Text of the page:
25 Feb Going loopy! Take a closer look at magnification
Why are loupes SOOO expensive?
The answer to that is obviously that there are loupes, and there are loupes!
We thought we’d have a quick tour of some manufacturer websites and brochures that we’ve collected and let you see some of the cool, not so cool, and down-right weird offerings that are designed to enhance your vision.
The first thing to remember is that your loupes are precision optical instruments. And like any optical instrument, their effectiveness is dependent on how well they integrate with your own vision. And that, in turn, means they have to fit right, and they have to fit consistently. Essentially, if they aren’t set-up to be directly in front of your eyes they won’t work properly, and if they move around on your face then that relationship will be altered (so they won’t work properly).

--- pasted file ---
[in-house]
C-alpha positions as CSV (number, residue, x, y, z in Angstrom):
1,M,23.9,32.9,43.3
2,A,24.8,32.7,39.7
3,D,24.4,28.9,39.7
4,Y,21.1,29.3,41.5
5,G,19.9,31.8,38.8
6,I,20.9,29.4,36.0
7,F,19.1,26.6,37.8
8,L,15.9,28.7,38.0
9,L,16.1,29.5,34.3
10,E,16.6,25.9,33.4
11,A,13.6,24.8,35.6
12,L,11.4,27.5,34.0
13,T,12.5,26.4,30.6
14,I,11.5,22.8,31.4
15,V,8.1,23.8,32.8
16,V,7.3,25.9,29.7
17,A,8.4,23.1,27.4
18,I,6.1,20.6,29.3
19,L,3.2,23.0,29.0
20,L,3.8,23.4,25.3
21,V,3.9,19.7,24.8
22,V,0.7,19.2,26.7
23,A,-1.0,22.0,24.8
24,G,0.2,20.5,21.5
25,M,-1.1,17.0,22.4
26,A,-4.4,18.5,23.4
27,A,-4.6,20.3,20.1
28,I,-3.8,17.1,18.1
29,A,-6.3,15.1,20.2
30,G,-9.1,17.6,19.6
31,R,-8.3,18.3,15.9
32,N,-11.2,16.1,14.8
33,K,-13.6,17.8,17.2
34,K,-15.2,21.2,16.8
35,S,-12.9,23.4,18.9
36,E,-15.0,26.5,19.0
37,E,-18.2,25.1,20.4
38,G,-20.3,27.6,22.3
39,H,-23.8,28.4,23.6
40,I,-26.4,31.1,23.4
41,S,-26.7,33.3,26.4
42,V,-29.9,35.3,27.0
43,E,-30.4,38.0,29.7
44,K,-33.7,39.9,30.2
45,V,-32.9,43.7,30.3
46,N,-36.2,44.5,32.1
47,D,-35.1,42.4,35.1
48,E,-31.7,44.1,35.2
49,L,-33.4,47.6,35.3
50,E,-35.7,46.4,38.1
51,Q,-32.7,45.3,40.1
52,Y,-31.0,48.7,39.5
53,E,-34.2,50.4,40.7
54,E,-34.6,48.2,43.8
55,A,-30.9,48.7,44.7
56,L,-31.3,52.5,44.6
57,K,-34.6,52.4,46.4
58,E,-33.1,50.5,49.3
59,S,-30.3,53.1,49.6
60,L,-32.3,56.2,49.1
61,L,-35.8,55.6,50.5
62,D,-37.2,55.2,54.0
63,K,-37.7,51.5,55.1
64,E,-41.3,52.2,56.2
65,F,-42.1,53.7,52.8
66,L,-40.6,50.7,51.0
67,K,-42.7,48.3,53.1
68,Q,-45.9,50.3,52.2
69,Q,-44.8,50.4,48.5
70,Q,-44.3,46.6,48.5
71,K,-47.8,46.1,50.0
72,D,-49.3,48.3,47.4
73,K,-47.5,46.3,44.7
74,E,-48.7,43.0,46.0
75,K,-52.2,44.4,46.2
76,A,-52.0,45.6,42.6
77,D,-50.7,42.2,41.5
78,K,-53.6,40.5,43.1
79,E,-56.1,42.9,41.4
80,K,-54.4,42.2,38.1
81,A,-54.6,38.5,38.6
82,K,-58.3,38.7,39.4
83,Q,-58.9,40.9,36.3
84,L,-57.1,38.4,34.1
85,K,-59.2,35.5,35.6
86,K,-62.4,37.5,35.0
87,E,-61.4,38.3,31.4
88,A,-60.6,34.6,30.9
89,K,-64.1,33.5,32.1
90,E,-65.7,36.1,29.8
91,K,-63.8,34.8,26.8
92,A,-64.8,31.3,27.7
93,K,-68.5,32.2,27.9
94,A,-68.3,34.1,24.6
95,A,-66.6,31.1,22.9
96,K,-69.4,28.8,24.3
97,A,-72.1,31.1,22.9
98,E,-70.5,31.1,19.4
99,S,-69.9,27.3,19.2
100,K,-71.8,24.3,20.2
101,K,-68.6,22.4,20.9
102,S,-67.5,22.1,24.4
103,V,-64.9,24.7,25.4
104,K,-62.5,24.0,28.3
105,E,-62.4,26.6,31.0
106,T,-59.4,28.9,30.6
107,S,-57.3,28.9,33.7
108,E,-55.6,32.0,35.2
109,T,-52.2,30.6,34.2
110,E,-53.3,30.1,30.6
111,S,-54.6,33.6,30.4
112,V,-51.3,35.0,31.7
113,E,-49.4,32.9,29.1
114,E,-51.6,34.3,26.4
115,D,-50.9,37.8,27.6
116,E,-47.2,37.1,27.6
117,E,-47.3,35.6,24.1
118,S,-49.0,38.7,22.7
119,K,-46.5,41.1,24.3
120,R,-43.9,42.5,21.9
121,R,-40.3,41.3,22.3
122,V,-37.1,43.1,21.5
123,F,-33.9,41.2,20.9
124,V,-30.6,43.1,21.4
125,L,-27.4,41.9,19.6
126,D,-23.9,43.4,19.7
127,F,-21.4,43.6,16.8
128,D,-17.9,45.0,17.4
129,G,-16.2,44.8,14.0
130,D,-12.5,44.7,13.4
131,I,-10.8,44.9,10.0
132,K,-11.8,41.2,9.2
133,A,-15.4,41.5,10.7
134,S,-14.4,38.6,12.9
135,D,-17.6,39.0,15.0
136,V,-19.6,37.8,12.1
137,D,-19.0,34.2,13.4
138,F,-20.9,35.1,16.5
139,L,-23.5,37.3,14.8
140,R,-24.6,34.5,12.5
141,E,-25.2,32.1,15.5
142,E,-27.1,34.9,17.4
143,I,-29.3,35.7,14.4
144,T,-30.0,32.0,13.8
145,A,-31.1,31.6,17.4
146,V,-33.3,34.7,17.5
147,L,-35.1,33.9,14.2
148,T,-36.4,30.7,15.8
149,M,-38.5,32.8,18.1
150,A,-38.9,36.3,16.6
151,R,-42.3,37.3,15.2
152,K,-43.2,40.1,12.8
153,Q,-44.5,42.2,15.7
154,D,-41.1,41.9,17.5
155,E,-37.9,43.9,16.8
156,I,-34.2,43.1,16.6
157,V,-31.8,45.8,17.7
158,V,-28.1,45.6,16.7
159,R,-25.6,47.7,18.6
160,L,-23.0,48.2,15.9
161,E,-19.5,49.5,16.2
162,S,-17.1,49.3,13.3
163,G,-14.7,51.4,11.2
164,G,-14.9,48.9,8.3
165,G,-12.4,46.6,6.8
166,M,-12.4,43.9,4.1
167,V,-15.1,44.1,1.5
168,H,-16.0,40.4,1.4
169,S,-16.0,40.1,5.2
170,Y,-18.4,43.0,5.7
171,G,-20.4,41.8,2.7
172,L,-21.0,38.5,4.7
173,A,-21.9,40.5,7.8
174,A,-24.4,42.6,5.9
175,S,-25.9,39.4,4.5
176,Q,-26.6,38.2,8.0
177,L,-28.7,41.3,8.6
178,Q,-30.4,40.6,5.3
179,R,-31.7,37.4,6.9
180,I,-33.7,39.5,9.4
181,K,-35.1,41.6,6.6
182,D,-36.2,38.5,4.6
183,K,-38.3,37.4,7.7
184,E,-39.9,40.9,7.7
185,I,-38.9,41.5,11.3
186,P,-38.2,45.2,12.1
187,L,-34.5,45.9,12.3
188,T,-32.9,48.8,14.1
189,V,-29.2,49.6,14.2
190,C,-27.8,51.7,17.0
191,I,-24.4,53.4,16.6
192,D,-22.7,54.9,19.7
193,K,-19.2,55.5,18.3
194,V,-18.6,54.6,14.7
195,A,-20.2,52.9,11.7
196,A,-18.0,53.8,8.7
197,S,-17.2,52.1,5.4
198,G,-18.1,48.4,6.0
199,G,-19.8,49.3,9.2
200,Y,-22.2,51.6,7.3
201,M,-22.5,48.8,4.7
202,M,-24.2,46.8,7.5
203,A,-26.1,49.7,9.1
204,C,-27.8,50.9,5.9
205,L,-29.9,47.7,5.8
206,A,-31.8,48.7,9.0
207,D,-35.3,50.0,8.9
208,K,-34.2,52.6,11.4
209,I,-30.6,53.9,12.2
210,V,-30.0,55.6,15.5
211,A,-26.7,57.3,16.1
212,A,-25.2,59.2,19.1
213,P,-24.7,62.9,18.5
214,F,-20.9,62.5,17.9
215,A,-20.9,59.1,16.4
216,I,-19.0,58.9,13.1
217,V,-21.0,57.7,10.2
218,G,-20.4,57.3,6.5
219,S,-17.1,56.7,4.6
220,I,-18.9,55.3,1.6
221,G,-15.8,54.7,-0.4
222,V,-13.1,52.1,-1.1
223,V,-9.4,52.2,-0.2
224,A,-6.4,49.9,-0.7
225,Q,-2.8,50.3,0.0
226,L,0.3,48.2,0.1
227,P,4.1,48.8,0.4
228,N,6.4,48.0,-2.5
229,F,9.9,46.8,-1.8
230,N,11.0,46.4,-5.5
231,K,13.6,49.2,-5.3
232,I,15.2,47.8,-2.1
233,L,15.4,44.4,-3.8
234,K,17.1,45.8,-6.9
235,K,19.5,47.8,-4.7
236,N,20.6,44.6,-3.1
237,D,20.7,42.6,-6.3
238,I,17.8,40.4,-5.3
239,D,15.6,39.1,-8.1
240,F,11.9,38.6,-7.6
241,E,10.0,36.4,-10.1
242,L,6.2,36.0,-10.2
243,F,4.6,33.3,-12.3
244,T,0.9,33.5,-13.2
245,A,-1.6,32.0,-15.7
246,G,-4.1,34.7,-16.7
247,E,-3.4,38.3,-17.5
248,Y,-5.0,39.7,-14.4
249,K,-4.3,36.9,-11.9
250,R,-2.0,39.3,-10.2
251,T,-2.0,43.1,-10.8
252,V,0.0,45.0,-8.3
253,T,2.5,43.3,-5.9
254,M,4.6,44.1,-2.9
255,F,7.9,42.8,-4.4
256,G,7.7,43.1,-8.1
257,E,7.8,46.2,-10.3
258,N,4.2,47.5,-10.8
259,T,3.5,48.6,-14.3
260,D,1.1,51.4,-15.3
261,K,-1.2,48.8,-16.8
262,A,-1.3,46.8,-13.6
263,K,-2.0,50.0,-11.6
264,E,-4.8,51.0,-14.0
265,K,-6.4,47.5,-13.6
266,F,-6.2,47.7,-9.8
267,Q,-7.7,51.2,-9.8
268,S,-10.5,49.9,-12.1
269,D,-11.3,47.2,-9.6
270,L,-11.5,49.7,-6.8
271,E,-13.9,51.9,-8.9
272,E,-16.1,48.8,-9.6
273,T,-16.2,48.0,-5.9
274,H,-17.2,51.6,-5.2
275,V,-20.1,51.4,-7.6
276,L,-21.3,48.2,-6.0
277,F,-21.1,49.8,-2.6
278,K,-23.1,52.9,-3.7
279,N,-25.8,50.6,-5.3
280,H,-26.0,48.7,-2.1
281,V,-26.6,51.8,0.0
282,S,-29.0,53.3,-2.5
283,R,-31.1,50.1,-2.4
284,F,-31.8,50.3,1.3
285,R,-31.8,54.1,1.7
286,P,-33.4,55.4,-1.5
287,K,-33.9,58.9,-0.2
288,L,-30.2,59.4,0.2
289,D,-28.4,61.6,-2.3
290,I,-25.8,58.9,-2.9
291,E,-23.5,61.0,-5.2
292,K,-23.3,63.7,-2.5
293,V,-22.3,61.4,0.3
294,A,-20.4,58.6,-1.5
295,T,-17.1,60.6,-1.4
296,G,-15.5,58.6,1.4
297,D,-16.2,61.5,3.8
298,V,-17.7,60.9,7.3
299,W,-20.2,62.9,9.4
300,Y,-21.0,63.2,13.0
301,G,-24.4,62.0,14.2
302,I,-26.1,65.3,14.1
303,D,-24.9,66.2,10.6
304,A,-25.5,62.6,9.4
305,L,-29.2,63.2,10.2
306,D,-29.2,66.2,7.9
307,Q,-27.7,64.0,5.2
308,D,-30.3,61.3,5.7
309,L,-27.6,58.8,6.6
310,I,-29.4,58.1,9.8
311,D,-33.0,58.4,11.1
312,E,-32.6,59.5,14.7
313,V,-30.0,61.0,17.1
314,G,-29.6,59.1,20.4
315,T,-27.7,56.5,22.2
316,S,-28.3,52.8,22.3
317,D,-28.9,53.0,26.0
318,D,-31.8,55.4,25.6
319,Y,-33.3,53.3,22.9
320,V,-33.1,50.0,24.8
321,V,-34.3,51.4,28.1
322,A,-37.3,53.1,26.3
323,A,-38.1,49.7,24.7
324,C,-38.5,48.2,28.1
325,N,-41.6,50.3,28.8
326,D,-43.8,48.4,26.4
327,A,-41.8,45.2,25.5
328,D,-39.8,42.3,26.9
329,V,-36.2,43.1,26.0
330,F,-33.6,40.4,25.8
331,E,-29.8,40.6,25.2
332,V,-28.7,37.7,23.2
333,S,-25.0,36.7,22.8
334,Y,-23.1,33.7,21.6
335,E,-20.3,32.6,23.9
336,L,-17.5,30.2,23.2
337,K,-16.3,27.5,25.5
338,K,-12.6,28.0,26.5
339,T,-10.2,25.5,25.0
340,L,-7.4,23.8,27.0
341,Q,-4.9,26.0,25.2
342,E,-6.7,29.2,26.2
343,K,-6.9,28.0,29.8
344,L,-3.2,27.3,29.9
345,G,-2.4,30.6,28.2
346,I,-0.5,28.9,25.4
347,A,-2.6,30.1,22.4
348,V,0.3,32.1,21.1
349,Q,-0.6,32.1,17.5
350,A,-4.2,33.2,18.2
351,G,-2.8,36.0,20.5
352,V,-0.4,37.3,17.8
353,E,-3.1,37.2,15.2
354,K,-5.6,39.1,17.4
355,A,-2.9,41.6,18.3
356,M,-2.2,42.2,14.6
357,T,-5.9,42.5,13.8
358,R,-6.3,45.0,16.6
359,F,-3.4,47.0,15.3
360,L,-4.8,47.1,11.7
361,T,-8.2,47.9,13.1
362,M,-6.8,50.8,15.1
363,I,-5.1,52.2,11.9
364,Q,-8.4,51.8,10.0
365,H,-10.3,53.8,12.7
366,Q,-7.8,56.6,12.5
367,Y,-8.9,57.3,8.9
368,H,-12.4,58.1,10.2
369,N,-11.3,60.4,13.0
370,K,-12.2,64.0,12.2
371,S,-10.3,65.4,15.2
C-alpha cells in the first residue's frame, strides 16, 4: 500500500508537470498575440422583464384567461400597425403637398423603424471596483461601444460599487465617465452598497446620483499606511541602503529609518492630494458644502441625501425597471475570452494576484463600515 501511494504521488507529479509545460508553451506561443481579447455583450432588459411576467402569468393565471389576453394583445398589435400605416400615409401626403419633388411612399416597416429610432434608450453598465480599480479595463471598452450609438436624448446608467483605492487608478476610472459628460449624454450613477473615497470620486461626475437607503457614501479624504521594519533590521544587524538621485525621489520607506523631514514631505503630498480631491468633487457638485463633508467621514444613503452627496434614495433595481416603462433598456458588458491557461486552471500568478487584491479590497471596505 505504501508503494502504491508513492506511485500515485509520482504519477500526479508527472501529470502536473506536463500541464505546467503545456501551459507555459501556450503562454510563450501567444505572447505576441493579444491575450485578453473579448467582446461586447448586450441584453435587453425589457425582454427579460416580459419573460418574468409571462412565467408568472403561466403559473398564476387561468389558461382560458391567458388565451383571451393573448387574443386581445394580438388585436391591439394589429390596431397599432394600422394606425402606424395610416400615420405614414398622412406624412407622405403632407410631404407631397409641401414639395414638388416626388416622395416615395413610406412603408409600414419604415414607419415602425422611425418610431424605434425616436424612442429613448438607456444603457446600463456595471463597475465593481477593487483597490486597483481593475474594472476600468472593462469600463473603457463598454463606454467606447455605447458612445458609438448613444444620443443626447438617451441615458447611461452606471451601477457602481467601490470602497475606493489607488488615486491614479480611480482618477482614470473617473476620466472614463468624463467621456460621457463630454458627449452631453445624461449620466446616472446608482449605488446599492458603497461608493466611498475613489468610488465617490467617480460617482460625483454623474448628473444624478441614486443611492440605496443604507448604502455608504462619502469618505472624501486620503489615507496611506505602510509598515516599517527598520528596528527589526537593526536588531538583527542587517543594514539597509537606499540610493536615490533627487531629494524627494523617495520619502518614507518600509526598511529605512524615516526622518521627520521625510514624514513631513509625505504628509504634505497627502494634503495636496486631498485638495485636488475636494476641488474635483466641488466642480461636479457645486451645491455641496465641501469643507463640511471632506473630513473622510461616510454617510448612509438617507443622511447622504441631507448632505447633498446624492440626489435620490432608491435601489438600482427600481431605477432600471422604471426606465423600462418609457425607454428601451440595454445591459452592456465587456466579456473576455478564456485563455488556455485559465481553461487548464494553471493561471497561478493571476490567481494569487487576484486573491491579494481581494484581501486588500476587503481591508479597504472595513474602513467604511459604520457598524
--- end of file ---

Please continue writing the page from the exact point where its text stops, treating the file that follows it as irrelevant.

Fitting is the reason that the best loupes are custom made and fitted to you. And the greater the magnifying power of the loupes, the more important it is to ensure they are correctly set-up for you.
So there are two things you need to consider in the fitting. The first is obvious. Choose the frame and style that feels most comfortable for you. And remember that you have to wear them all day. Do you, for example, need a built-in light? If so, would a frame with batteries built-in give you more freedom of movement, or would they become heavy during the course of the day.
And what if you wear a head covering such as a turban or a hijab? Can you take your loupes off and replace them easily? Will the arms fit over your head covering or under it?
The second fitting consideration is how accurately the supplier measures your eyes. As we’ve already said, the higher the magnifying power of your loupes, the greater the need for accurate fitting to ensure you can see clearly through them without straining your eyes.
To flip up or not flip up?